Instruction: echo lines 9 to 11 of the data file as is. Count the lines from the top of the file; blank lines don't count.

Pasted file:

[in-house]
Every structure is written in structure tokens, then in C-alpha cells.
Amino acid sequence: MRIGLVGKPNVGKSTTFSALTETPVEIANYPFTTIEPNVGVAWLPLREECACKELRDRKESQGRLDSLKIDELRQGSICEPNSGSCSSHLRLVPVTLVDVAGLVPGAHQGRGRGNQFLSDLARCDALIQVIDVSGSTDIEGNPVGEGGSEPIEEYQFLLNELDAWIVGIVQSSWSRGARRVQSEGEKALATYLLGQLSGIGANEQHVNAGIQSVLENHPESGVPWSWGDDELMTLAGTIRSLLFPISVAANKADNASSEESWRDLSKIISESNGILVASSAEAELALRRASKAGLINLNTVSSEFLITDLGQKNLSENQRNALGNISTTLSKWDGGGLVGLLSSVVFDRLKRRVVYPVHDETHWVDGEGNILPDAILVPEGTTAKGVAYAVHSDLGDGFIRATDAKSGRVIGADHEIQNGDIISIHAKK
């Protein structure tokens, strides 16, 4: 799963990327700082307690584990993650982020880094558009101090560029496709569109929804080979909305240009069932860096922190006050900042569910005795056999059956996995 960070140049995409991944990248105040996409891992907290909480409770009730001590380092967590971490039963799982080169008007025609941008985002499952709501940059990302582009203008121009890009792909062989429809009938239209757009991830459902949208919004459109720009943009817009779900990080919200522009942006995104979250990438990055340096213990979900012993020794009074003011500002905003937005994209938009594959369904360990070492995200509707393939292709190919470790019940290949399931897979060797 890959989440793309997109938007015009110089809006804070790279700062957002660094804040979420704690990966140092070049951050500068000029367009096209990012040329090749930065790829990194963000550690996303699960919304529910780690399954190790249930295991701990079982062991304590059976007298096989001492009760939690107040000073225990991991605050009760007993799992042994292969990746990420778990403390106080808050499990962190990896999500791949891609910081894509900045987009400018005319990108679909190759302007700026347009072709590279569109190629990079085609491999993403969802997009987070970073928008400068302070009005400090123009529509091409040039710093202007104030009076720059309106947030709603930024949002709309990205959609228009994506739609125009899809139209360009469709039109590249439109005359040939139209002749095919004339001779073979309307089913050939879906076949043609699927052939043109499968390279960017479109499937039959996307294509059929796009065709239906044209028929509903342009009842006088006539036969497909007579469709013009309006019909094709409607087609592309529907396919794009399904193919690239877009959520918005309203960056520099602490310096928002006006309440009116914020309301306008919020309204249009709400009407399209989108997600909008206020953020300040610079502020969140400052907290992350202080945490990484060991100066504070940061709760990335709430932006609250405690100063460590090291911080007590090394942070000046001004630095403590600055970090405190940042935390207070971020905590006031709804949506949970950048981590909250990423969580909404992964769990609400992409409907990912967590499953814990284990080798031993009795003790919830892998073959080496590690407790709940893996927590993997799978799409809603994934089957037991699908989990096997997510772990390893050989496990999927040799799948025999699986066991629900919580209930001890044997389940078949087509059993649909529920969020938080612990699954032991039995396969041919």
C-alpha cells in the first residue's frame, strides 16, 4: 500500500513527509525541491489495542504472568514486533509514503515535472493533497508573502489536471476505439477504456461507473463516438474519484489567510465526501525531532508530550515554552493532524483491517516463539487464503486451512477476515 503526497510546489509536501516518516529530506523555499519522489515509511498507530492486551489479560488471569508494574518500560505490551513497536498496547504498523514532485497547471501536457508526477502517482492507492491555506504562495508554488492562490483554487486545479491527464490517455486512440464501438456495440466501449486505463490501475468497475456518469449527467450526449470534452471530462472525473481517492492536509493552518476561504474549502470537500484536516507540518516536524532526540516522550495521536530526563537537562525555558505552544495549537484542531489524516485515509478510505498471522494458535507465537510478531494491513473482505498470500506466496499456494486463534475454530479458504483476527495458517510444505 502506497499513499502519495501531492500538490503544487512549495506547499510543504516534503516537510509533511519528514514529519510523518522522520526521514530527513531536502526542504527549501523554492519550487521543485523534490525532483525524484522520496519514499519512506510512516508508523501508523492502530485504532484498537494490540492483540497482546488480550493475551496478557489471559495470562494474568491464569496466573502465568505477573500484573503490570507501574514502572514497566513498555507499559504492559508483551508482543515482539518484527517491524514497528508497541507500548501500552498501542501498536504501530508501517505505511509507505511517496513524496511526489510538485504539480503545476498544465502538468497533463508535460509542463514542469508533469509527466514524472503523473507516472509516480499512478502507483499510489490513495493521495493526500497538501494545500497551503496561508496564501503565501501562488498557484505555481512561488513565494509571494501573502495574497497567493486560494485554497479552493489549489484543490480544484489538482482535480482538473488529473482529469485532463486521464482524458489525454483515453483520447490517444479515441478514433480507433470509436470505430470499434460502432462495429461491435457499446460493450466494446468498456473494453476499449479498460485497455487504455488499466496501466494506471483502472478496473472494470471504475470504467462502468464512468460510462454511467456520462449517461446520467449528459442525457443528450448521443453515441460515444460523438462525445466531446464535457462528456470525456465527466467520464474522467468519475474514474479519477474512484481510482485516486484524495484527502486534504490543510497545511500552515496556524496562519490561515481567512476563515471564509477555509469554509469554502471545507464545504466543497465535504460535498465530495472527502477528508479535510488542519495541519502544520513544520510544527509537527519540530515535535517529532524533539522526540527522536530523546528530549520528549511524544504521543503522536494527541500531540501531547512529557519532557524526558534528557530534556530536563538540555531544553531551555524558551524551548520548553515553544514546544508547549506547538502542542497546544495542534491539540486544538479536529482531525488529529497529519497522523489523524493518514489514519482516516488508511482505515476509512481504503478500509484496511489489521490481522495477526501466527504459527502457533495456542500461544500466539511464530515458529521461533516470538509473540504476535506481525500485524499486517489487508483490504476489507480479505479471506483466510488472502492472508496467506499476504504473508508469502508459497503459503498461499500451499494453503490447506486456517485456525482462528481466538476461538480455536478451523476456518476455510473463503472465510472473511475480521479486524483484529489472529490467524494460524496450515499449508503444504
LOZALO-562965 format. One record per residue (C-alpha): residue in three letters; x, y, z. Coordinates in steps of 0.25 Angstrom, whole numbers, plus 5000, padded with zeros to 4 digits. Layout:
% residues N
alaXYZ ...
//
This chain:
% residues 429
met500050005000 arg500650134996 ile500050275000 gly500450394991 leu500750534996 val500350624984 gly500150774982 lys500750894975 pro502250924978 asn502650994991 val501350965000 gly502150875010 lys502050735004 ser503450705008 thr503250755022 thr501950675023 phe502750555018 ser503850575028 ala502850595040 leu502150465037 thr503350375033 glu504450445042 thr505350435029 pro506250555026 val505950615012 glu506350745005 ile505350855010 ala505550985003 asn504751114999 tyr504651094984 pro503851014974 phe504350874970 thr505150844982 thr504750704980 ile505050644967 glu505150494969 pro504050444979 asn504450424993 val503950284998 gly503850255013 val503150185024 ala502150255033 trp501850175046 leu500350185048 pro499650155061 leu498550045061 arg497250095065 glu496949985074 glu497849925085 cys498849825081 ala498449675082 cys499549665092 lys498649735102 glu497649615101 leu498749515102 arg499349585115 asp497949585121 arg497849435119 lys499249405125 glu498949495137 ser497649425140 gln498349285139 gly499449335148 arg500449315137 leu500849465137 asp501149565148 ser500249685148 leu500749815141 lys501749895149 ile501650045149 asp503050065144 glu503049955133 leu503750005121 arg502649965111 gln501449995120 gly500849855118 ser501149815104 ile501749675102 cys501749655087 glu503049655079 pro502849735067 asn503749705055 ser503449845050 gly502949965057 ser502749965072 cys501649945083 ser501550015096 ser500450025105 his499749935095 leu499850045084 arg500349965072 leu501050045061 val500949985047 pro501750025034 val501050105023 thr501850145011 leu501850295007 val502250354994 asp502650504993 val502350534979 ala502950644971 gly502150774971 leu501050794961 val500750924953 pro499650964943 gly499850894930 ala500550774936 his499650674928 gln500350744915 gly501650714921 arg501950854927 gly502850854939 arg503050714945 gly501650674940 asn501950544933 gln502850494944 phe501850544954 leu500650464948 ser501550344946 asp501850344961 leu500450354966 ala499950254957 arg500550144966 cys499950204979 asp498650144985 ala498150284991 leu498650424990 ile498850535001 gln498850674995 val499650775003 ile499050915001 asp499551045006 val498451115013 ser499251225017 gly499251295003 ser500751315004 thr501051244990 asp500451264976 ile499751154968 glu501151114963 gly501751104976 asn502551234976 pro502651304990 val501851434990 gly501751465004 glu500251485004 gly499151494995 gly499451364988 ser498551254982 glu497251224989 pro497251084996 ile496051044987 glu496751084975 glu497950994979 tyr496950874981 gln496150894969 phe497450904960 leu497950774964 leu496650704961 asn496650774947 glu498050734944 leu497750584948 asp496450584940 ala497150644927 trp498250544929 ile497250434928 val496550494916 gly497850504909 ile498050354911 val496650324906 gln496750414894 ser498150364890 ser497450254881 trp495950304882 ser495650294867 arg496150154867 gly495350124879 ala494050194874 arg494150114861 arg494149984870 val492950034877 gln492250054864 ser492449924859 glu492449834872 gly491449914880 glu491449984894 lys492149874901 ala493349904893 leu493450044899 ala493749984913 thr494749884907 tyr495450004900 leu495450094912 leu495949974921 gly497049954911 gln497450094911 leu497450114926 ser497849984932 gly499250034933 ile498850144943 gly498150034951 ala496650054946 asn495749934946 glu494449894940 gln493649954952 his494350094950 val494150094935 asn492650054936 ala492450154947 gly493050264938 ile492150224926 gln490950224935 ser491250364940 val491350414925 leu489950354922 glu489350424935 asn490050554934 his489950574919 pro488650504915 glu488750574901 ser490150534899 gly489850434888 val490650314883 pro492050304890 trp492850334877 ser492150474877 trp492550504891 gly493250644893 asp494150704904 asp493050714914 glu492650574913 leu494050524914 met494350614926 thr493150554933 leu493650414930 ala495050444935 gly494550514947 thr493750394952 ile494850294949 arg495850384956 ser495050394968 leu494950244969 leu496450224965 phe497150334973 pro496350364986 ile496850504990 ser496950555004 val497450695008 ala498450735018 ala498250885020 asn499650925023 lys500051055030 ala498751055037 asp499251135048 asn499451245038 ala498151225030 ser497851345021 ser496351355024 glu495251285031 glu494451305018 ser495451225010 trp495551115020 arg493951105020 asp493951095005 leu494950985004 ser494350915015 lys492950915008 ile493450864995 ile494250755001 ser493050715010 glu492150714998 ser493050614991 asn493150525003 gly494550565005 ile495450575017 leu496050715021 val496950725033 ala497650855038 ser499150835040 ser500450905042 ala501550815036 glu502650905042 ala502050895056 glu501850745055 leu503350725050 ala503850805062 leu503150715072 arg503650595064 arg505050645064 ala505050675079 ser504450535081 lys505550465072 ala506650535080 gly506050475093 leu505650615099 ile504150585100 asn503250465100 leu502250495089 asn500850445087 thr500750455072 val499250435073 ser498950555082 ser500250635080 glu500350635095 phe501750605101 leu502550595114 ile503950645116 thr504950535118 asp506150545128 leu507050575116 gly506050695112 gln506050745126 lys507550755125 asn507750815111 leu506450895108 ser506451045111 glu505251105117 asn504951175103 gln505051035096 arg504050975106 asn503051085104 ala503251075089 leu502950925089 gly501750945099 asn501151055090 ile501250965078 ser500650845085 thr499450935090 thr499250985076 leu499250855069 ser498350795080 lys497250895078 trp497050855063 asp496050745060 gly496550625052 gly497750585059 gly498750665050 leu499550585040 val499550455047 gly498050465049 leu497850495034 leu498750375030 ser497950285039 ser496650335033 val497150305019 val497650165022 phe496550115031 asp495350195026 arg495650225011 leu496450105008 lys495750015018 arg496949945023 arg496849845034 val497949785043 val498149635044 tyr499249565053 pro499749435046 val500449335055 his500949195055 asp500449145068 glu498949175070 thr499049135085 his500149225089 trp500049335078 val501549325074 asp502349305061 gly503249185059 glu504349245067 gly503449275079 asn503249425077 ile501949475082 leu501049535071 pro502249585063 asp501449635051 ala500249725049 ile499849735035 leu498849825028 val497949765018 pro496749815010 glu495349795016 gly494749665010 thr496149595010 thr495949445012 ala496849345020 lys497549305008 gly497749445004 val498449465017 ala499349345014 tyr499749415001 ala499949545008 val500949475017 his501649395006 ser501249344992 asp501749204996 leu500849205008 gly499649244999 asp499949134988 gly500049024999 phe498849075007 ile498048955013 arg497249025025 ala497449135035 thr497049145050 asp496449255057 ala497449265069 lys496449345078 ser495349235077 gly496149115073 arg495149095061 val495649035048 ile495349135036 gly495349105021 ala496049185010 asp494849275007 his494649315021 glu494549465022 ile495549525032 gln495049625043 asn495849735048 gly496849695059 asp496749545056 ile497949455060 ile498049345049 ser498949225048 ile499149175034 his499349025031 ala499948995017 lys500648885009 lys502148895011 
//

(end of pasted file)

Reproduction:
//
This chain:
% residues 429